It took a day or two to find, but Manti is well worth the effort. Often translated for tourists as “Turkish Ravioli,” Manti is microscopic; tiny packets are filled with a touch of ground lamb and then served in some very garlicy yogurt. The whole dish is spiced with red pepper powder and melted butter. It’s photogenic, and delicious.

A Köftesi restaurant is another notable category where a few bucks earn you a good meal. These spots serve only Köfte, spiced meatballs, coming out of the kitchen by the thousands alongside long thin green peppers and the ubiquitous shepherd’s salad (cheese, white bean, tomato, cucumber).

Since the menu only consists of 3 or 4 items, it’s easy to try everything a Köftesi is offering. Ours had a yummy honey-soaked semolina cake for dessert.

Strong black tea is consumed all day long, and offered with every meal, extended shop visits or just for the hell of it in a retail alley. Of course Turkish coffee is a unique experience as well, but we found it more rarely offered.

So, the above covers the fundamentals of Turkish cuisine, and absolutely represents what you’ll be finding most often on the street and on English-language menus. For us however, covering the broad reach of Turkish flavors became a sort of obsession, and we went out in search of something a little less common.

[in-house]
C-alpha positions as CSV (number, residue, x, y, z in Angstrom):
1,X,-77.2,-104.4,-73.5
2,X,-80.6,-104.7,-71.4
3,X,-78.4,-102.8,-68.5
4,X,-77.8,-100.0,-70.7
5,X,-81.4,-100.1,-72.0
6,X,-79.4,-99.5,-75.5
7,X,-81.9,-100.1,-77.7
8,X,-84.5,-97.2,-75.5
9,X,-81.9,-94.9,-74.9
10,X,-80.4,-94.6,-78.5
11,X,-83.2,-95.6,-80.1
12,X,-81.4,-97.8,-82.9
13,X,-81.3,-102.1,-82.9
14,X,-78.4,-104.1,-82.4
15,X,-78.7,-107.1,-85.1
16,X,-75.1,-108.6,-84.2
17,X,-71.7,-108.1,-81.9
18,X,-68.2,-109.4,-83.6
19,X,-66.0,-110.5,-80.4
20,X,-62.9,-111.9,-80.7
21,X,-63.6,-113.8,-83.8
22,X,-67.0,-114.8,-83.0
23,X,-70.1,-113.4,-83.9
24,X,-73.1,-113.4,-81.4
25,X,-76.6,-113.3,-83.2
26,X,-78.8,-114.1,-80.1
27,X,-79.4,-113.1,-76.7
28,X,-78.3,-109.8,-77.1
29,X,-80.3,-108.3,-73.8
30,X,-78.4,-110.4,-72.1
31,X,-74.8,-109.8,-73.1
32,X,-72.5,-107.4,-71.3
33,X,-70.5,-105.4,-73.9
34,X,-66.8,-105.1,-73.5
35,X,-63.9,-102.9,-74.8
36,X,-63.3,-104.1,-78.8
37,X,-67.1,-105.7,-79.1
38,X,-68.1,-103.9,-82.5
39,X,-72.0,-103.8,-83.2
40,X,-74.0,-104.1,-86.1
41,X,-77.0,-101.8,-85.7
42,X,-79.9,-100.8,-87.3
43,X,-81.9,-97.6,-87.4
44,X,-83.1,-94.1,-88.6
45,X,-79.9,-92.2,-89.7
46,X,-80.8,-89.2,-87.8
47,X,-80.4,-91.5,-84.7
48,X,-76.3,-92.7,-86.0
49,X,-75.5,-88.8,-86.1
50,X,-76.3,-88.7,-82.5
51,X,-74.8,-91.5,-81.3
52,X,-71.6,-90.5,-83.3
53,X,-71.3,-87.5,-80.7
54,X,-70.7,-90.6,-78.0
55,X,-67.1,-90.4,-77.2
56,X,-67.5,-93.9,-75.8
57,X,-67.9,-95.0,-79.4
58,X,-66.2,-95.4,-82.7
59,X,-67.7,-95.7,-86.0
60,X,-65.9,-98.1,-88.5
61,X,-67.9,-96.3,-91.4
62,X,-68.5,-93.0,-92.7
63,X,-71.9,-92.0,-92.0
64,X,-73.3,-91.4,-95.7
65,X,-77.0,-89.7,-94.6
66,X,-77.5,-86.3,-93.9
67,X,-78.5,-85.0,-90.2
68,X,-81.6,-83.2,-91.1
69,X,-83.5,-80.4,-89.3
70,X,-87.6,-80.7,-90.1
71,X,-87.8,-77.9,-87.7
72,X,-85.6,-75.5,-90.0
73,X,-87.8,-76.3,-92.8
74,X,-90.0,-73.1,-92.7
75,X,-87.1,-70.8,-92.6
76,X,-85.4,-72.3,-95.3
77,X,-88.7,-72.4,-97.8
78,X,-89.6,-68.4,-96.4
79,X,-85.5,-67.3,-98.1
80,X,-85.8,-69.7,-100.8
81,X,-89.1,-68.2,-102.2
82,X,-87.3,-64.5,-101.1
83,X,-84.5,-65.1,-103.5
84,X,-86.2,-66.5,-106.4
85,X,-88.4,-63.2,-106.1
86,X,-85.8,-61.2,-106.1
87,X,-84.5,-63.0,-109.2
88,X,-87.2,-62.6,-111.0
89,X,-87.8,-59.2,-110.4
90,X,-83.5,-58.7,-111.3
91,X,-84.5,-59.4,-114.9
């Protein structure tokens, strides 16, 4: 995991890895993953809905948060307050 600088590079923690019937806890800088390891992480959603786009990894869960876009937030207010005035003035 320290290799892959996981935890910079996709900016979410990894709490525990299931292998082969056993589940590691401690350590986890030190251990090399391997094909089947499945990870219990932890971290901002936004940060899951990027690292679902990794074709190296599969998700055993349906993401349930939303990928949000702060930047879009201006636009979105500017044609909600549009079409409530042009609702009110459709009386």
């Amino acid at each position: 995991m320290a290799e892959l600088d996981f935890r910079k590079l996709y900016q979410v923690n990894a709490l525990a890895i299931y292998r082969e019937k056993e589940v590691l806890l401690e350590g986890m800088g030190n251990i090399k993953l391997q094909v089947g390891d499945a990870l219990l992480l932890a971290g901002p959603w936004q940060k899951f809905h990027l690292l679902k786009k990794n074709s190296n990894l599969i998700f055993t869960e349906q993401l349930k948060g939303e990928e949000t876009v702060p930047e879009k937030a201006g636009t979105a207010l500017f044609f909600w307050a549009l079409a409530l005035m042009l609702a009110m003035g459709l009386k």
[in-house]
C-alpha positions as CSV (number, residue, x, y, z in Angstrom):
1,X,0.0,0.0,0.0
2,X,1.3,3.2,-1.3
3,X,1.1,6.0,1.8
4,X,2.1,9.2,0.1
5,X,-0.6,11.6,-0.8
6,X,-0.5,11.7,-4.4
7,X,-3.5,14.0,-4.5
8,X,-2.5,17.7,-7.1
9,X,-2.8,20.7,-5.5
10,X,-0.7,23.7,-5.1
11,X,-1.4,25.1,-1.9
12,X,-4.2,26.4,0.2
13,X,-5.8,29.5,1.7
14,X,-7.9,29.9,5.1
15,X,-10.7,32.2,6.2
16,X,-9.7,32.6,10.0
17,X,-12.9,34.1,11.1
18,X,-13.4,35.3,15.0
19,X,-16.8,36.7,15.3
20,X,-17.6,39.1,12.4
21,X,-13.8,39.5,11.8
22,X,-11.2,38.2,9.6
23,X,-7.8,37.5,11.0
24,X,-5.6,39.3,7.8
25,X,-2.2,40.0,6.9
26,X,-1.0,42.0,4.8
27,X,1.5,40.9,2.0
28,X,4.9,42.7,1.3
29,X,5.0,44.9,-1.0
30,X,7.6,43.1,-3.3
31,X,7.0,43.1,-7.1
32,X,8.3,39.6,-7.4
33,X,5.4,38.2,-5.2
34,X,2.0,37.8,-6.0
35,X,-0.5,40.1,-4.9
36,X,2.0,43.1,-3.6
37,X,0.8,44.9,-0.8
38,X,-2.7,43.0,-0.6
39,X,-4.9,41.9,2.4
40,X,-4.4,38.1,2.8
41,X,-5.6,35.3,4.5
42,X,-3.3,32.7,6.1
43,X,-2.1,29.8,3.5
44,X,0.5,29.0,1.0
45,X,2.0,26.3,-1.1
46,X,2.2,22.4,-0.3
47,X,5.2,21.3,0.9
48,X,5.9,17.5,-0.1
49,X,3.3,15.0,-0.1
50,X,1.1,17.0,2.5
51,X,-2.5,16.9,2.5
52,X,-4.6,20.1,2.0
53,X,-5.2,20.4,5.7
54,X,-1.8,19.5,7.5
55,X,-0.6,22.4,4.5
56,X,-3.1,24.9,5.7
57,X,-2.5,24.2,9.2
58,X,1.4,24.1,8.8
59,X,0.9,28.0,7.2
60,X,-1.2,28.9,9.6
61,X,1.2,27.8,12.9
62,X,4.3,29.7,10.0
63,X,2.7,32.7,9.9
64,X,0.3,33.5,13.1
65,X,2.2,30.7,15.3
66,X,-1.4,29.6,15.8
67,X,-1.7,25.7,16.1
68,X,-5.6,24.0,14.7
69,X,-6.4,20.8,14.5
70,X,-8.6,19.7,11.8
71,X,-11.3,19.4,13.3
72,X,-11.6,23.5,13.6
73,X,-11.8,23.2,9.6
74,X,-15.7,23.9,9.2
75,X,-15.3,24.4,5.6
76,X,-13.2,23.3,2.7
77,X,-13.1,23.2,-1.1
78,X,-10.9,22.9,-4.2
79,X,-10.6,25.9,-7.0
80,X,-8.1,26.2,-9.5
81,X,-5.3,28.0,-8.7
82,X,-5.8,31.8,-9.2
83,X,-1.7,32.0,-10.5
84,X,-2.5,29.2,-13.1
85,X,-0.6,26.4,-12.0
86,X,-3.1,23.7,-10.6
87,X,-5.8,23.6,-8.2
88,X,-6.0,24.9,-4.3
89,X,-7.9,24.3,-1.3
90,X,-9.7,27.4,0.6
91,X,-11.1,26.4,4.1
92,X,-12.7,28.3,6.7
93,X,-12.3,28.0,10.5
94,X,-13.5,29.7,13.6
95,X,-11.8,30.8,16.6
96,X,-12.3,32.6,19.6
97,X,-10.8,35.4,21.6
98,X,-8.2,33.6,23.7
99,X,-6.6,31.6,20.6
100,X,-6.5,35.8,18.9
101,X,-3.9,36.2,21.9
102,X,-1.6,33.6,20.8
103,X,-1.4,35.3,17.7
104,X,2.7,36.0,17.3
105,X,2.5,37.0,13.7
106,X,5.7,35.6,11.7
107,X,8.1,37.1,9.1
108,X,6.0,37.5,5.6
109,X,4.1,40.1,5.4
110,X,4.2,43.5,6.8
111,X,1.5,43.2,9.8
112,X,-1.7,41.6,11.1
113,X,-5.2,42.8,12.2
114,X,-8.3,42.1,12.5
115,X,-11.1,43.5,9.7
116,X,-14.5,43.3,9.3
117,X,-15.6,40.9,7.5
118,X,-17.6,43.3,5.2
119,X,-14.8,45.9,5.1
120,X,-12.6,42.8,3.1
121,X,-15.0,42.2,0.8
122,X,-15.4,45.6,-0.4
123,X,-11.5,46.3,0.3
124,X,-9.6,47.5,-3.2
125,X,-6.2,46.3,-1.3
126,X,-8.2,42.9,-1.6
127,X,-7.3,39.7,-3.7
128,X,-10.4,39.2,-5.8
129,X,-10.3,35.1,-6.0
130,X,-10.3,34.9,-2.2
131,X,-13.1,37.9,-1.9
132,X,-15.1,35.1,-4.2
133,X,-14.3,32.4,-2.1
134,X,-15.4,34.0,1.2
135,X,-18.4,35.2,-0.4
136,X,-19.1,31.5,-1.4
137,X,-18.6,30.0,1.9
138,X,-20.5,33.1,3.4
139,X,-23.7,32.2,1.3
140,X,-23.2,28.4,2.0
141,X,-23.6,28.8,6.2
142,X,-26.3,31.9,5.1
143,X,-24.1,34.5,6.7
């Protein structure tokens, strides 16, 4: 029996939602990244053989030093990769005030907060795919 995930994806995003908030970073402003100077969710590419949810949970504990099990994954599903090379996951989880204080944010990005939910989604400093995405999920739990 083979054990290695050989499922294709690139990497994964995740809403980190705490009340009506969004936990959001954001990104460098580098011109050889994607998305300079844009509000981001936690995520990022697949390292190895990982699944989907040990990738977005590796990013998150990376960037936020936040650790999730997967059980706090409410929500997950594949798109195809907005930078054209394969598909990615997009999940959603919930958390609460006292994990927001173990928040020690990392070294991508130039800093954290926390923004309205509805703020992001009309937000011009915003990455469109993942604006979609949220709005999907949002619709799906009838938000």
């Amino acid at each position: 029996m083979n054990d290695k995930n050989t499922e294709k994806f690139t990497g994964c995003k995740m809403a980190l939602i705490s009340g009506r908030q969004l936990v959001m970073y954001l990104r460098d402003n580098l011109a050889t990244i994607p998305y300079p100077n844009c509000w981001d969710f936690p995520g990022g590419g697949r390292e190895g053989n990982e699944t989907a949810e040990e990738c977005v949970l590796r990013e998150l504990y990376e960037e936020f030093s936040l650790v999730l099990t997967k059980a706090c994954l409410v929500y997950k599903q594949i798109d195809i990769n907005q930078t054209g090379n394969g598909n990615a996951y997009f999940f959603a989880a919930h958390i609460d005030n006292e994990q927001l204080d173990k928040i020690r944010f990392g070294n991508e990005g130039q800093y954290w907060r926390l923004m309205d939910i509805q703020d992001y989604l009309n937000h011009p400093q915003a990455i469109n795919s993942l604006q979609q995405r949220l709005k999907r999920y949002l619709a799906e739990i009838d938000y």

The best plan for tackling a lot of Turkish dishes in one go is heading out to the new city on the Galata Tower side of the water. Here Meze restaurants rule the scene. Basically small appetizers, Meze attract groups, filling their tables with tiny plates served, of course, with Raki. The more people you bring, the more Meze you try, and thanks again to Volkan, we didn’t have to go out for Meze alone.

Meze feasts translate well for foreigners, as the host will bring around a gigantic tray displaying most of the Meze available that evening, and the table then points to their selections. Many appetizers are vegetarian, the rest is often fish; we saw few meat Meze. Eggplant is huge — we don’t think we’ve ever seen so many eggplant dishes!